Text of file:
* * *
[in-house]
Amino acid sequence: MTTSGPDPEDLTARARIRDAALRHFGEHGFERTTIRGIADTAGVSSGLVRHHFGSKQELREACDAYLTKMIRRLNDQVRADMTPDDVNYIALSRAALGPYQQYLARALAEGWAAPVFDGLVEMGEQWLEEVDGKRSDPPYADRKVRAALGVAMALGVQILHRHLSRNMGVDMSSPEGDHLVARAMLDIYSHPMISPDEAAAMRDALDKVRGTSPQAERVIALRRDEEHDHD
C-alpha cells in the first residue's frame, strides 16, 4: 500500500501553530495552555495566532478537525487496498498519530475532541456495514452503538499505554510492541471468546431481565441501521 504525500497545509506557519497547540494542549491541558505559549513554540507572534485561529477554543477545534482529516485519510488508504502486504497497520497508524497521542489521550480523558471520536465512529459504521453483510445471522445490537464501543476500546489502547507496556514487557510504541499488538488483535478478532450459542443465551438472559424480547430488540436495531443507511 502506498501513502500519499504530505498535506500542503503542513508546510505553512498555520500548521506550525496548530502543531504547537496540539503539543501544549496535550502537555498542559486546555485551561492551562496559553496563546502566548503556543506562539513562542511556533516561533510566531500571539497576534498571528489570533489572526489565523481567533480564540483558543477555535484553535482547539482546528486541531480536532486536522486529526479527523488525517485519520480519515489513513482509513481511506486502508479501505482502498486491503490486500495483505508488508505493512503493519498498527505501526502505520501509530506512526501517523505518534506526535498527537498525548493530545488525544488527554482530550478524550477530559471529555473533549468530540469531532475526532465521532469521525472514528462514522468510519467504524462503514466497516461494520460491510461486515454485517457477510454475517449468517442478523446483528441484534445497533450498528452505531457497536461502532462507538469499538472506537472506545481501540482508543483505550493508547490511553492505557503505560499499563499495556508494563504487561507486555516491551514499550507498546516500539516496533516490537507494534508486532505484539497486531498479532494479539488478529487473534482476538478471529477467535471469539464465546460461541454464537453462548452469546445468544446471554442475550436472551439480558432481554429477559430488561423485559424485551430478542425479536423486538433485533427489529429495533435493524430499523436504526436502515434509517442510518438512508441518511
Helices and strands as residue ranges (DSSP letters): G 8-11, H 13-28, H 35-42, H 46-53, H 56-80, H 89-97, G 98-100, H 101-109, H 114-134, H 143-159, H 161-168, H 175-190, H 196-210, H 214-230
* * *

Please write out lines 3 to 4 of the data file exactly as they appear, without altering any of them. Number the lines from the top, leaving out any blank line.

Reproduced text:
C-alpha cells in the first residue's frame, strides 16, 4: 500500500501553530495552555495566532478537525487496498498519530475532541456495514452503538499505554510492541471468546431481565441501521 504525500497545509506557519497547540494542549491541558505559549513554540507572534485561529477554543477545534482529516485519510488508504502486504497497520497508524497521542489521550480523558471520536465512529459504521453483510445471522445490537464501543476500546489502547507496556514487557510504541499488538488483535478478532450459542443465551438472559424480547430488540436495531443507511 502506498501513502500519499504530505498535506500542503503542513508546510505553512498555520500548521506550525496548530502543531504547537496540539503539543501544549496535550502537555498542559486546555485551561492551562496559553496563546502566548503556543506562539513562542511556533516561533510566531500571539497576534498571528489570533489572526489565523481567533480564540483558543477555535484553535482547539482546528486541531480536532486536522486529526479527523488525517485519520480519515489513513482509513481511506486502508479501505482502498486491503490486500495483505508488508505493512503493519498498527505501526502505520501509530506512526501517523505518534506526535498527537498525548493530545488525544488527554482530550478524550477530559471529555473533549468530540469531532475526532465521532469521525472514528462514522468510519467504524462503514466497516461494520460491510461486515454485517457477510454475517449468517442478523446483528441484534445497533450498528452505531457497536461502532462507538469499538472506537472506545481501540482508543483505550493508547490511553492505557503505560499499563499495556508494563504487561507486555516491551514499550507498546516500539516496533516490537507494534508486532505484539497486531498479532494479539488478529487473534482476538478471529477467535471469539464465546460461541454464537453462548452469546445468544446471554442475550436472551439480558432481554429477559430488561423485559424485551430478542425479536423486538433485533427489529429495533435493524430499523436504526436502515434509517442510518438512508441518511
Helices and strands as residue ranges (DSSP letters): G 8-11, H 13-28, H 35-42, H 46-53, H 56-80, H 89-97, G 98-100, H 101-109, H 114-134, H 143-159, H 161-168, H 175-190, H 196-210, H 214-230